“Our highest priority is to satisfy the customer through early and continuous delivery of valuable software.” – first principle, Agile Software Manifesto (my emphasis)
There’s a great demo from the recent OpenStack Summit (wish I had been there):
OpenStack is a known massive pain to get up and running, and having it in a reasonable set of containers that might be used to deploy it by default is really interesting to see. This is available in Quay as Stackanetes, which is a pretty awful name (as is Stackenetes, and Stackernetes, both of which were googlewhacks earlier today) for some great work.
I’m entirely convinced that I would never actually run anything like this in production for most conceivable workloads because there’s so much duplication going on, but for those people with a specific need to make AWS-like capability available as a service within their organisation (who are you people?!) this makes a lot of sense.
I can’t help but feel there is a large amount of simplification in this space coming, though. While “Google for everyone else” is an interesting challenge, the truth is that everyone else is nothing like Google, and most challenges people face are actually relatively mundane:
- how do I persist storage across physical hosts in a way that is relatively ACID?
- how do I start resilient applications and distribute their configuration appropriately?
- how do I implement my various ongoing administrative processes?
This is why I’m a big fan of projects like Deis for businesses operating up to quite substantial levels of scale: enforcing some very specific patterns on the application, as far as possible, is vastly preferable to maintaining a platform that has to encompass large amounts of functionality to support its applications. Every additional service and configuration is another thing to go wrong, and while things can made pretty bullet-proof, overall you have to expect the failure rate to increase (this is just a mathematical truth).
CoreOS in many ways is such a simplification: universal adoption of cloud-config, opinion about systemd and etcd, for example. And while we’re not going to go all the way back to Mosix-like visions of cluster computing, it seems clear that many existing OS-level services are actually going to become cluster-level services by default – logging being a really obvious one – and that even at scale, OpenStack-type solutions are much more complicated than you actually want.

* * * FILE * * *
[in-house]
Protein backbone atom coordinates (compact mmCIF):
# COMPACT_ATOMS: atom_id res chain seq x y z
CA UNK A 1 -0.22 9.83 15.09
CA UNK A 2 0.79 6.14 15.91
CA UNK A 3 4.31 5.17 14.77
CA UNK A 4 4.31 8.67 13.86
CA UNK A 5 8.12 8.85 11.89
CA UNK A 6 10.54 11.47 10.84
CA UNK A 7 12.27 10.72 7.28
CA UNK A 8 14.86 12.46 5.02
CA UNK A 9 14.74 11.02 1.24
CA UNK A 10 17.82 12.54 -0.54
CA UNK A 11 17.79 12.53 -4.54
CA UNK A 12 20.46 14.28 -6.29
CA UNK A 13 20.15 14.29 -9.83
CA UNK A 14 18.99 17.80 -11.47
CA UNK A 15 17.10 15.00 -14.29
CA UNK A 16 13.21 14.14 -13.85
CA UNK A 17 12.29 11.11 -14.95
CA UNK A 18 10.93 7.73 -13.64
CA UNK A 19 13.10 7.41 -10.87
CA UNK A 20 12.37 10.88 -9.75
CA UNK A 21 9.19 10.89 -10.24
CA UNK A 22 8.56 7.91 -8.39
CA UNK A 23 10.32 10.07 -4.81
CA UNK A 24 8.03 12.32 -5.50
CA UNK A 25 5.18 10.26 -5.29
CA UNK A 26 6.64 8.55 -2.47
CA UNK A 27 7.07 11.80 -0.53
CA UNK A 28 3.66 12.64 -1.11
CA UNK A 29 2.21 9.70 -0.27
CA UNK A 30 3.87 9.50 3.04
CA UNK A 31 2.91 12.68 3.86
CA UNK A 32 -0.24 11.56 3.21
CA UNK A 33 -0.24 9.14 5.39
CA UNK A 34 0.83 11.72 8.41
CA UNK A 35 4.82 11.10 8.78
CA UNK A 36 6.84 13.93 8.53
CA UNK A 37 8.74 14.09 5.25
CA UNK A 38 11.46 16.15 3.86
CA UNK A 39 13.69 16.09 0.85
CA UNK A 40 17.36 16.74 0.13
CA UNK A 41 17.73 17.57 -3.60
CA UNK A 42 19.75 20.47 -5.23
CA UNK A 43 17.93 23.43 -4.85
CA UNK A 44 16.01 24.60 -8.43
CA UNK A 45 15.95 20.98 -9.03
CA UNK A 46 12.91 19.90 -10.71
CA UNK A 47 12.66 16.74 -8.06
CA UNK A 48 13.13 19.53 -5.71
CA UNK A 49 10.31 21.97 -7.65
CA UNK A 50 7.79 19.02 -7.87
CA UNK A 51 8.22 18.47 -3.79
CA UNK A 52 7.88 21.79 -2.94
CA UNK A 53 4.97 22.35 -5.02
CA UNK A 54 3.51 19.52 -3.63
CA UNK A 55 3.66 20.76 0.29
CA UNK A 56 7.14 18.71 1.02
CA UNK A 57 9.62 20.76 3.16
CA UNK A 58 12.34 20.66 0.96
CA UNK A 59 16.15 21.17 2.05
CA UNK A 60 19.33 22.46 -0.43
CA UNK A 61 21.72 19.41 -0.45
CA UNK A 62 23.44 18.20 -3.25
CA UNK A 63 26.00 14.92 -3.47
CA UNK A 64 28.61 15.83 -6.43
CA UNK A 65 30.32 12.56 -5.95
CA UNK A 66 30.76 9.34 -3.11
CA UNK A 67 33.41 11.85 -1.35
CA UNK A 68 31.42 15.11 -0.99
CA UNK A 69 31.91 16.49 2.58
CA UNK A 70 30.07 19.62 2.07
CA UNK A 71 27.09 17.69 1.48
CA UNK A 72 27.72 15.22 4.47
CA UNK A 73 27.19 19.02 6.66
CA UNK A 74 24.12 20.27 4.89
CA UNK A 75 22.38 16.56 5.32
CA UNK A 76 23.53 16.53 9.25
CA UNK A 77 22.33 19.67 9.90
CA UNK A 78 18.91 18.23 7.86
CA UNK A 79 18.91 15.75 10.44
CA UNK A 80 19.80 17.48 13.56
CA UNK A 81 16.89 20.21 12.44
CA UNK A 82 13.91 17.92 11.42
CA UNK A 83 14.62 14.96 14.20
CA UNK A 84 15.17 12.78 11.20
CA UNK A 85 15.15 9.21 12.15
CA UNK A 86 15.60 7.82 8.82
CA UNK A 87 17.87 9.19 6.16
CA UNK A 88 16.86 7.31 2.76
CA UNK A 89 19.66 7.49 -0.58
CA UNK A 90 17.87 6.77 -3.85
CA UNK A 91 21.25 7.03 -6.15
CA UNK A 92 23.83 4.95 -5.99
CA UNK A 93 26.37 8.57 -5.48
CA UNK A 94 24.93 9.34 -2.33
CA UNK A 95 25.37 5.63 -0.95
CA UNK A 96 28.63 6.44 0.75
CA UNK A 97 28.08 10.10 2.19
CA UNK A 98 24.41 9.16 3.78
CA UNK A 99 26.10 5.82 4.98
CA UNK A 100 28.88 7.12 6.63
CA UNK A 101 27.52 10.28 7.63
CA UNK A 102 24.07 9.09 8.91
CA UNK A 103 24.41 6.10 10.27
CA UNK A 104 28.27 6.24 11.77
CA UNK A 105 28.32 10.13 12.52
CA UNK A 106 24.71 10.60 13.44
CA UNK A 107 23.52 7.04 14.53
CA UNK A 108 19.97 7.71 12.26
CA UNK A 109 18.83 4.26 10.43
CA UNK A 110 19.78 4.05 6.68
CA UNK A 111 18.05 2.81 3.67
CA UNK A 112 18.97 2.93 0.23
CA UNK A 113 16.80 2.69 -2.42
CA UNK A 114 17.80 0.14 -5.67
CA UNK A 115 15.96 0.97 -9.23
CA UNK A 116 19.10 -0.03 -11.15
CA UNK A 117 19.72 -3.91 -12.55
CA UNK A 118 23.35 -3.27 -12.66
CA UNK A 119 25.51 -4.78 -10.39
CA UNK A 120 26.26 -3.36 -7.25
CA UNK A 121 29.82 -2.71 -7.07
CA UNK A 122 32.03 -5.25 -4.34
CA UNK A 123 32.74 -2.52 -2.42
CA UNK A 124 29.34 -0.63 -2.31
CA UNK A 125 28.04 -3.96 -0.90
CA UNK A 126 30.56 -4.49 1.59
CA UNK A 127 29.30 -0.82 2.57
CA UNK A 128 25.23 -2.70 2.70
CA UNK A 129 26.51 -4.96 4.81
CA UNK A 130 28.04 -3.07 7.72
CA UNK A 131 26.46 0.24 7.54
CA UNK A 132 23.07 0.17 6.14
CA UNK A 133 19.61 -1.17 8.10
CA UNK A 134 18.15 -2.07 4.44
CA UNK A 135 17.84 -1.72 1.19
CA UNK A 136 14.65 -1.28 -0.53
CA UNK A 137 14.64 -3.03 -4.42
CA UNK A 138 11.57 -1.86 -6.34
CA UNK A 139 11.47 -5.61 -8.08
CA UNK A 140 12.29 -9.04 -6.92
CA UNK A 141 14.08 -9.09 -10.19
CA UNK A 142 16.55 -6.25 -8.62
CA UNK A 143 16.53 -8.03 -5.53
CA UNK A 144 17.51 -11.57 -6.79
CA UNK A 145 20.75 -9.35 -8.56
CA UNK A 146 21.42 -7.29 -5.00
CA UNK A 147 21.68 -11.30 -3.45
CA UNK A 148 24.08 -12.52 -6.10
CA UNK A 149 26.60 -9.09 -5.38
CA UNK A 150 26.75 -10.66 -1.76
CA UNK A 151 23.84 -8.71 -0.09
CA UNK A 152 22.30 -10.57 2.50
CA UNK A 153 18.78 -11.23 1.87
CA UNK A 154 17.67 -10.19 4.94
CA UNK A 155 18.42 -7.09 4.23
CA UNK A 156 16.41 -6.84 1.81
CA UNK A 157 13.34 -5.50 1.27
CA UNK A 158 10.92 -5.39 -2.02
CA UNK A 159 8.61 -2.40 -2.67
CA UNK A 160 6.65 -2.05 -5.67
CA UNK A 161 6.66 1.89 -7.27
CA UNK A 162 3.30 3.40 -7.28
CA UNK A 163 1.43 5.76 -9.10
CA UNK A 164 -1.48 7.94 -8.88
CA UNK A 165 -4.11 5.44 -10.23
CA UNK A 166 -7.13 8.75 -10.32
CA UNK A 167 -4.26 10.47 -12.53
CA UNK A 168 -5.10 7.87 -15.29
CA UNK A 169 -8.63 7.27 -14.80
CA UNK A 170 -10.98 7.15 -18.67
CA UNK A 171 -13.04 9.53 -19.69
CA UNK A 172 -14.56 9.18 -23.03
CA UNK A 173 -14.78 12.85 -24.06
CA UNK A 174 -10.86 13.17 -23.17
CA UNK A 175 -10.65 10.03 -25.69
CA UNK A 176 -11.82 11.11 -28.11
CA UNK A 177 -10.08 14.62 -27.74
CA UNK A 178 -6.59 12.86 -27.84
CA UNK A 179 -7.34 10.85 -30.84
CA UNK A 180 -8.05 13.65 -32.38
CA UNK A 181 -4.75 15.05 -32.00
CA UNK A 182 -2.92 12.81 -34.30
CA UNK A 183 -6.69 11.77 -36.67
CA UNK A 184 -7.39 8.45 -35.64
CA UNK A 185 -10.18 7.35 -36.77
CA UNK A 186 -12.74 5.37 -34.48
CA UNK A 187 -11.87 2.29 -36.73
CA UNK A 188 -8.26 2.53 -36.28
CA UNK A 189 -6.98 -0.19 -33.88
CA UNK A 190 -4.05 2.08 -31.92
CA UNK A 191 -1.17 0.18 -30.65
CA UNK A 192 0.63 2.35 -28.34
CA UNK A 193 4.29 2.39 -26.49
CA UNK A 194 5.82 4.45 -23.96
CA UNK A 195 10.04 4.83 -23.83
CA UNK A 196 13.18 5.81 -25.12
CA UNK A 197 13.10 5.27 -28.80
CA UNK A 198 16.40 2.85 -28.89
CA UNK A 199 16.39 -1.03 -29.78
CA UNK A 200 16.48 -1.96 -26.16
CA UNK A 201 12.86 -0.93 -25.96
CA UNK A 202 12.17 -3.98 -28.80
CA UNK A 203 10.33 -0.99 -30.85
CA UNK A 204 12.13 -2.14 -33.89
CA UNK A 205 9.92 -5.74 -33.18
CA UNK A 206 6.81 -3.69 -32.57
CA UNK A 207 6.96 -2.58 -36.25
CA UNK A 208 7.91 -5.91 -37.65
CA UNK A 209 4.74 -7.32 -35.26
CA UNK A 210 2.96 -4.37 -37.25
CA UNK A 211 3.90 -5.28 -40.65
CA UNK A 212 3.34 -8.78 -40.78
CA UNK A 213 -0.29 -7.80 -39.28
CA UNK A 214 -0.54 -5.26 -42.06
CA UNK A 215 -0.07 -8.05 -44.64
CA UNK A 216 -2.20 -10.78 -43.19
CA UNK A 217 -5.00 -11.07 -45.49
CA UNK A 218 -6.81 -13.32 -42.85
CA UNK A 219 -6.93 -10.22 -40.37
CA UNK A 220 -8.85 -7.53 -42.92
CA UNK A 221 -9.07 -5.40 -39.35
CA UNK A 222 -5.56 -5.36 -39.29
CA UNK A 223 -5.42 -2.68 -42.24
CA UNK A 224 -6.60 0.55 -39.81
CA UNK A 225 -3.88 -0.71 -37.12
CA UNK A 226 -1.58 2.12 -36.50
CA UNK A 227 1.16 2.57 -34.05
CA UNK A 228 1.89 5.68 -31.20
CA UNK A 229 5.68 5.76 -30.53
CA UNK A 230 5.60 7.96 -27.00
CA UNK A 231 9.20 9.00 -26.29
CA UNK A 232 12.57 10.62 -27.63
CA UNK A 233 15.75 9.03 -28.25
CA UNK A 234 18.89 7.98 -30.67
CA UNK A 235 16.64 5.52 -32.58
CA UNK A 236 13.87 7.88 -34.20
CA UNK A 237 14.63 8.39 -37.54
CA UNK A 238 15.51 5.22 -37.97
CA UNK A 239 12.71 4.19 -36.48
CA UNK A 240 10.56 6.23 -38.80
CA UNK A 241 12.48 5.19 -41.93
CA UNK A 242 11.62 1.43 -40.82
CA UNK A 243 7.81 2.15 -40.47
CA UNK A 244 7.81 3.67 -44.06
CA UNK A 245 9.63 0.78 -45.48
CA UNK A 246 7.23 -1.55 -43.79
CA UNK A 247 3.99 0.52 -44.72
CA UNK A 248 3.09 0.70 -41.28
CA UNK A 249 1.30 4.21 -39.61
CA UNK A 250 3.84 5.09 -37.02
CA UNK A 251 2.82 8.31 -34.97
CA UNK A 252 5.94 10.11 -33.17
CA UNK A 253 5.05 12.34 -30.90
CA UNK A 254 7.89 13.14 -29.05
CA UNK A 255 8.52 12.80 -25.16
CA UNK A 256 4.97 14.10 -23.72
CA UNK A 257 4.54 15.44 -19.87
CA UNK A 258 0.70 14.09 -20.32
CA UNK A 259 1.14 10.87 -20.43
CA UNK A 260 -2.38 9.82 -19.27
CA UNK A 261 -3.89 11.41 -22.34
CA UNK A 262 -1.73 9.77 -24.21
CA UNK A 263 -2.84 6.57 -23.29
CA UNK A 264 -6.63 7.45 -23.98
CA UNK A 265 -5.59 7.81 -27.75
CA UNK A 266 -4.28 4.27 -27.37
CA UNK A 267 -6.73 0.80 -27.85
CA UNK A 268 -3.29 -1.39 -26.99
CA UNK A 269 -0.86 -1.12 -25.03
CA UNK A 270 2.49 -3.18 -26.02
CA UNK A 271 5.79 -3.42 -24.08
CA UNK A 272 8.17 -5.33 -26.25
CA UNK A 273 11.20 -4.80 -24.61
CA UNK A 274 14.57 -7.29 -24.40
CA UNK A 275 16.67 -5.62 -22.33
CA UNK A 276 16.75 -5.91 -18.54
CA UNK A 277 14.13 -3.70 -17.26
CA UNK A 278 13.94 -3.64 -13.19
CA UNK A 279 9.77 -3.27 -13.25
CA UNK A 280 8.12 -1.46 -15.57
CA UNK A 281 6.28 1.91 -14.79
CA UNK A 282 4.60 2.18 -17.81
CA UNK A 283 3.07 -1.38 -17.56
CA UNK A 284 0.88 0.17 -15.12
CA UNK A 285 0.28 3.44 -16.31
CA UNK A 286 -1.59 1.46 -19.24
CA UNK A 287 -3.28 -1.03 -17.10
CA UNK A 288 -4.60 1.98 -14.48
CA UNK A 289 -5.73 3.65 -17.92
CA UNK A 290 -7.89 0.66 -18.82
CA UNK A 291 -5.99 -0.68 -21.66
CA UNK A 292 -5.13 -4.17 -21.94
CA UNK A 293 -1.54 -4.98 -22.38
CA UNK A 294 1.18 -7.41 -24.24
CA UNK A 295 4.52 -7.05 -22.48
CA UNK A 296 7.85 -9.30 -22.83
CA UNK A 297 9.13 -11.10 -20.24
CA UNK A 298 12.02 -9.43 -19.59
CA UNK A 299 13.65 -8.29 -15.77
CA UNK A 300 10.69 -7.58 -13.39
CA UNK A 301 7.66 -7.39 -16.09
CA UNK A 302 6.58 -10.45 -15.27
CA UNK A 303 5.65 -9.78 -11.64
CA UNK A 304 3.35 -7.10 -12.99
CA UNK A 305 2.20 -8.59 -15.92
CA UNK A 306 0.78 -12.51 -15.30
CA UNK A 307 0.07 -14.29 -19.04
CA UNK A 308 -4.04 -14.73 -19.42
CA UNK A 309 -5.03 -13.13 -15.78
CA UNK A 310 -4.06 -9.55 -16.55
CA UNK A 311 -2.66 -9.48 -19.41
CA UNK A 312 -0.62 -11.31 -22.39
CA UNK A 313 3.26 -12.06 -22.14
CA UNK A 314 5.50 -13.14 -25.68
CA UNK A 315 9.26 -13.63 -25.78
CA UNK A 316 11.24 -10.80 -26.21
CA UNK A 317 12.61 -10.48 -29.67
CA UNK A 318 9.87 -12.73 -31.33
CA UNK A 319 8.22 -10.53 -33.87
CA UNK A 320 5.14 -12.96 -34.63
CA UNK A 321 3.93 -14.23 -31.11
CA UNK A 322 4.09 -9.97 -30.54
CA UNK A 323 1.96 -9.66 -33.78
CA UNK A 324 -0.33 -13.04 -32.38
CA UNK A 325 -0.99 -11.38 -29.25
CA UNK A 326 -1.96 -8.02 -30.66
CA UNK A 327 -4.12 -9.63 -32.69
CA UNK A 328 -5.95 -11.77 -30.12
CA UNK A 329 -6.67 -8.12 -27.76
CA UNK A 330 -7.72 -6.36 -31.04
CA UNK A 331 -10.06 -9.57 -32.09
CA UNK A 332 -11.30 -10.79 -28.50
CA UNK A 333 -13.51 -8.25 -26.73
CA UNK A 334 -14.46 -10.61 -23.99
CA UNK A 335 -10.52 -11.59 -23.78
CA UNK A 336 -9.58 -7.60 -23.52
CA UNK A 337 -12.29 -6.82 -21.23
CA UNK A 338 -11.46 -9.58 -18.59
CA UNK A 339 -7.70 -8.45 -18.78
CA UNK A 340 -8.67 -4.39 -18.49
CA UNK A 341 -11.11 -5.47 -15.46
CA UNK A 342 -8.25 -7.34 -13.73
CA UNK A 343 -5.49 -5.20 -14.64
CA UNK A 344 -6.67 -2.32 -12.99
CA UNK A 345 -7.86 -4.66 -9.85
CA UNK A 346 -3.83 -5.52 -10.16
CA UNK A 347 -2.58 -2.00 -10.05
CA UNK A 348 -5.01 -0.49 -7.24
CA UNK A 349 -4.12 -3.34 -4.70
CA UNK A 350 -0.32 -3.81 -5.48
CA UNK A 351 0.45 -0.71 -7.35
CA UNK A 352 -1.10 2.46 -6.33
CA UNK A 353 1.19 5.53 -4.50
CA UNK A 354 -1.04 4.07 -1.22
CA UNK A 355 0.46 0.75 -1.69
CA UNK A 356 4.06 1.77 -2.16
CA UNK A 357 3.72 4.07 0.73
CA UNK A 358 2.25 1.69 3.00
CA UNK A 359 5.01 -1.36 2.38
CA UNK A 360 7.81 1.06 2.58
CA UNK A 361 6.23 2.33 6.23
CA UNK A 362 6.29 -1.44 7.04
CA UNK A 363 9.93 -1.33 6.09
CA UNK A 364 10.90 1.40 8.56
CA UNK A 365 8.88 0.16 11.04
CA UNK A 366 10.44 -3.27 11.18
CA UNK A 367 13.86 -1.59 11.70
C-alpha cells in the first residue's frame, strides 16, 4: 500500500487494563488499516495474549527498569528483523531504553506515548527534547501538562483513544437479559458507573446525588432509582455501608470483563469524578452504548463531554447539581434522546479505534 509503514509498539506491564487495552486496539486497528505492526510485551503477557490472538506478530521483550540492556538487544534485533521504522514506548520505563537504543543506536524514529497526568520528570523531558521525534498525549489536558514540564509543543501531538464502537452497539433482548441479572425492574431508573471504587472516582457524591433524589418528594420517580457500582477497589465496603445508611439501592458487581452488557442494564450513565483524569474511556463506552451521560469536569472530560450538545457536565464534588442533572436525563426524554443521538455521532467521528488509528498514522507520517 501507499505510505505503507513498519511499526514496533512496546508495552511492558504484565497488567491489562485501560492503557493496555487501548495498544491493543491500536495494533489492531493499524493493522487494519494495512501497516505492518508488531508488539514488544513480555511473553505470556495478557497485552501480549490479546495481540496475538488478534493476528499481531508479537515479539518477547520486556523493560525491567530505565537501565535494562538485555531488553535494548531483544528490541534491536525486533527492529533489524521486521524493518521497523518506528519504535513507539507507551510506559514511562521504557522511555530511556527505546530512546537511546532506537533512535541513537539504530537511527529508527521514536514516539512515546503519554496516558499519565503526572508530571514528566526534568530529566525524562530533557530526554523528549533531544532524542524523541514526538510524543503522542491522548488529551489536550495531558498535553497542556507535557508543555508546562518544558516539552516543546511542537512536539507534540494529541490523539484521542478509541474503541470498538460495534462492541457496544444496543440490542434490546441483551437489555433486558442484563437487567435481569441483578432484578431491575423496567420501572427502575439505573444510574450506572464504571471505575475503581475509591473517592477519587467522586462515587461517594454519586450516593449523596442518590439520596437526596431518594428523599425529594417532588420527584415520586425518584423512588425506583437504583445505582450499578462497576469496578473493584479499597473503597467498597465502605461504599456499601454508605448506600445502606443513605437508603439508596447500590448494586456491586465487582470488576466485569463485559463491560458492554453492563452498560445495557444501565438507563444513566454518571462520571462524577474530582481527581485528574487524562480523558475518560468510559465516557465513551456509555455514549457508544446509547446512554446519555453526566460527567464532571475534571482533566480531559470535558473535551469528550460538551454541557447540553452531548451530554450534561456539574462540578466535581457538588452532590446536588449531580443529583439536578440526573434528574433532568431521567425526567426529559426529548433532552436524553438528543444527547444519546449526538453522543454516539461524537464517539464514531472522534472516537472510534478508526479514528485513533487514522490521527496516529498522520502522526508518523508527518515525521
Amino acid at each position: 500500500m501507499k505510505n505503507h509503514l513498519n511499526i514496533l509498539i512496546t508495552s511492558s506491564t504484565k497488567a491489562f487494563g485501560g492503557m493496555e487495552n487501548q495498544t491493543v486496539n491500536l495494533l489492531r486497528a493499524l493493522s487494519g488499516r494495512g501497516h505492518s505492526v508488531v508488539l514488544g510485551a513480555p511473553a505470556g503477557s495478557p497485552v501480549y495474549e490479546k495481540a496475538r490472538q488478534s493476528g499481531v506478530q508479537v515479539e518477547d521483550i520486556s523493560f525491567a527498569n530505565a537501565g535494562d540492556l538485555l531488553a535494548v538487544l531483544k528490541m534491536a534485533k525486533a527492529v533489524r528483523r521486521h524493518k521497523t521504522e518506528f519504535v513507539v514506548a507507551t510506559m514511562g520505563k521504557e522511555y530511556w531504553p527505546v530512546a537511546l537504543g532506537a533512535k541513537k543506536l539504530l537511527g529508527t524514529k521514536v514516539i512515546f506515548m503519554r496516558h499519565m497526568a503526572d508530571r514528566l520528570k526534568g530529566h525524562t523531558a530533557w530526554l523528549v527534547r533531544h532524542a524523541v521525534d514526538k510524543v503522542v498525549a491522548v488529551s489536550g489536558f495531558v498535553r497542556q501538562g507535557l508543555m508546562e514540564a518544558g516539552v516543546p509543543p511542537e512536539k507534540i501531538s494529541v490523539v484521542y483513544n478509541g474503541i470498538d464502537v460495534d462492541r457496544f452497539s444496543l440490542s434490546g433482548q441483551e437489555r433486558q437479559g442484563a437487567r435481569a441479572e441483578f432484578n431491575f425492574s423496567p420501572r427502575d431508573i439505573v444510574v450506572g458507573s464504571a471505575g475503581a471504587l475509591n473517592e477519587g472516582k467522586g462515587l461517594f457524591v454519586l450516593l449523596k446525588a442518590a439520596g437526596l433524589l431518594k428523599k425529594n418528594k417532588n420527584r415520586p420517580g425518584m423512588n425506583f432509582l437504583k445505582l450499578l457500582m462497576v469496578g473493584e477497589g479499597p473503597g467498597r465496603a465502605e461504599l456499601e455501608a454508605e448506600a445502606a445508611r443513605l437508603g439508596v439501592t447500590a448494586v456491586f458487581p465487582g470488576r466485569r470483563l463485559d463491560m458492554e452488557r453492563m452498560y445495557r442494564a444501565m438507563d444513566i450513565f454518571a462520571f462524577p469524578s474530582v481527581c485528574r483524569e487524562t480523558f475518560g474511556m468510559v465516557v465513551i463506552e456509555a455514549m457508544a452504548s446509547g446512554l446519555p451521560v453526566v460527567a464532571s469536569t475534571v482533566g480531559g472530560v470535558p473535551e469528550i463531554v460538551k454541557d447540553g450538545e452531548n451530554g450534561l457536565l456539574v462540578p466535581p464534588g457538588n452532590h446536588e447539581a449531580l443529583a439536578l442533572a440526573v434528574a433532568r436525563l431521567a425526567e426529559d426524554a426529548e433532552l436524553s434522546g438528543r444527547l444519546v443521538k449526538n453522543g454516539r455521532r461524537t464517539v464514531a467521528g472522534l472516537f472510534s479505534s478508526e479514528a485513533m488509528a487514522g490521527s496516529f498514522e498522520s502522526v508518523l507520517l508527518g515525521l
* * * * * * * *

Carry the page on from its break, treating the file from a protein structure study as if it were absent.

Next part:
The various videos of the speakers from Tech2020 – including yours truly – are up and available for Skillsmatter members. Going back to my previous blog post, I can heartily recommend the speakers who I was excited about, but have to say, I was blown away by the overall quality of the conference. Even those topics I didn’t think would hold much interest or news for me turned out to be incredibly interesting, and I daresay the next editing of this conference will be something to watch out for.
That all aside, let’s look at the highlights:
It’s classicly classful
And in fact, it seems more or less mandatory: they’ve used main() as the code entry point again, and like in Java, for anything non-trivial you’re basically going to have to write a class which implements that function.
Wider standard library set
Sugar for asynchronicity
This is probably more important than the Promises interface. Dart has message passing built-in, like many suspected. And, it looks nice and simple: you have ports, and you can either receive messages from them or send messages to them. The receivers are basically event-driven in the same way a click handler would be. Seeing the value here is difficult in some ways: it will be interesting to see how the balance is struck, because if you are designing a class you could either make an API which creates Promises, or send/receive messages – the net effect is roughly the same. You probably don’t want to implement both, but which system you use is up to you. The message passing interface is slightly more decoupled; but it’s probably easier to abuse in the longer term.
It’s all sugar
There are some extras, like the ability to reference needed CSS, which point to a slightly grander future where Dart scripts are rolled up with their related resources into something more easily distributable. And maybe this is the point: the unveiling of Dart was not really a beginning itself, but the beginning of a beginning. They’ve designed the language to attempt to grow with your application: you can start small and simple, but as your application grows you can add more to it (like types and interfaces) to make it more structured and, hopefully, safer to run. And in the same sense, Dart itself is going to grow over time as well.
Apologies, but I couldn’t help but comment on this.
- I don’t believe it’s broadcast delay. There is a delay there, but it’s of the order of seconds. His waffle at the end is about the same length. I don’t see what difference it would make – it could make the switch happen earlier (e.g., at 1:40 on the video above) but I don’t see any gain. With people analysing the video, it doesn’t really matter where it happens.
- I don’t believe it’s split video. That’s horribly difficult to get right, I’m not sure anyone proposing it has actually tried it – particularly since they also broadcast this thing in HD. It’s also not very Derren Brown.
- I don’t believe it’s a 55k take split. There’s no visible edit split – and there would have to be one, somewhere – and he knew he got all six at the end. The stuff Derren was saying about “sorry if I only get five right” – eh. This idea is plain nonsense.